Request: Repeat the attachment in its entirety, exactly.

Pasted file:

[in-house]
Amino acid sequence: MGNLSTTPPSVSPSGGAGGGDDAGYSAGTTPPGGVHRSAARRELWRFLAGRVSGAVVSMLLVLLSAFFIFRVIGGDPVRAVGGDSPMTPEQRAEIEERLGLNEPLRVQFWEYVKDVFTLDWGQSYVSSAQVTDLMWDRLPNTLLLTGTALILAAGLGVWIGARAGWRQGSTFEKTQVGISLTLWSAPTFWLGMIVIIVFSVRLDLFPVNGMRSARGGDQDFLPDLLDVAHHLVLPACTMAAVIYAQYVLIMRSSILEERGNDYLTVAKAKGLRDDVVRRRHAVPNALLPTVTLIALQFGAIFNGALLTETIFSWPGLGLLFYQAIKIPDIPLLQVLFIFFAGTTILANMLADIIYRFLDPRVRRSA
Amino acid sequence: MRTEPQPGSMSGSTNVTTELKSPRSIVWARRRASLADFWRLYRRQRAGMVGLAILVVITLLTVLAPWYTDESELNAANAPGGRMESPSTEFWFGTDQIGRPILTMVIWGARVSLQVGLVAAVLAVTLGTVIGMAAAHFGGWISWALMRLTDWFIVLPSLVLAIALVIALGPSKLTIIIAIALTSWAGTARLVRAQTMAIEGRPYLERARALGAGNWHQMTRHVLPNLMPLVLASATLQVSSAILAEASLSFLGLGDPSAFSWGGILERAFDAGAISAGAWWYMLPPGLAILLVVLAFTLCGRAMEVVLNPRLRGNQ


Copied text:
[in-house]
Amino acid sequence: MGNLSTTPPSVSPSGGAGGGDDAGYSAGTTPPGGVHRSAARRELWRFLAGRVSGAVVSMLLVLLSAFFIFRVIGGDPVRAVGGDSPMTPEQRAEIEERLGLNEPLRVQFWEYVKDVFTLDWGQSYVSSAQVTDLMWDRLPNTLLLTGTALILAAGLGVWIGARAGWRQGSTFEKTQVGISLTLWSAPTFWLGMIVIIVFSVRLDLFPVNGMRSARGGDQDFLPDLLDVAHHLVLPACTMAAVIYAQYVLIMRSSILEERGNDYLTVAKAKGLRDDVVRRRHAVPNALLPTVTLIALQFGAIFNGALLTETIFSWPGLGLLFYQAIKIPDIPLLQVLFIFFAGTTILANMLADIIYRFLDPRVRRSA
Amino acid sequence: MRTEPQPGSMSGSTNVTTELKSPRSIVWARRRASLADFWRLYRRQRAGMVGLAILVVITLLTVLAPWYTDESELNAANAPGGRMESPSTEFWFGTDQIGRPILTMVIWGARVSLQVGLVAAVLAVTLGTVIGMAAAHFGGWISWALMRLTDWFIVLPSLVLAIALVIALGPSKLTIIIAIALTSWAGTARLVRAQTMAIEGRPYLERARALGAGNWHQMTRHVLPNLMPLVLASATLQVSSAILAEASLSFLGLGDPSAFSWGGILERAFDAGAISAGAWWYMLPPGLAILLVVLAFTLCGRAMEVVLNPRLRGNQ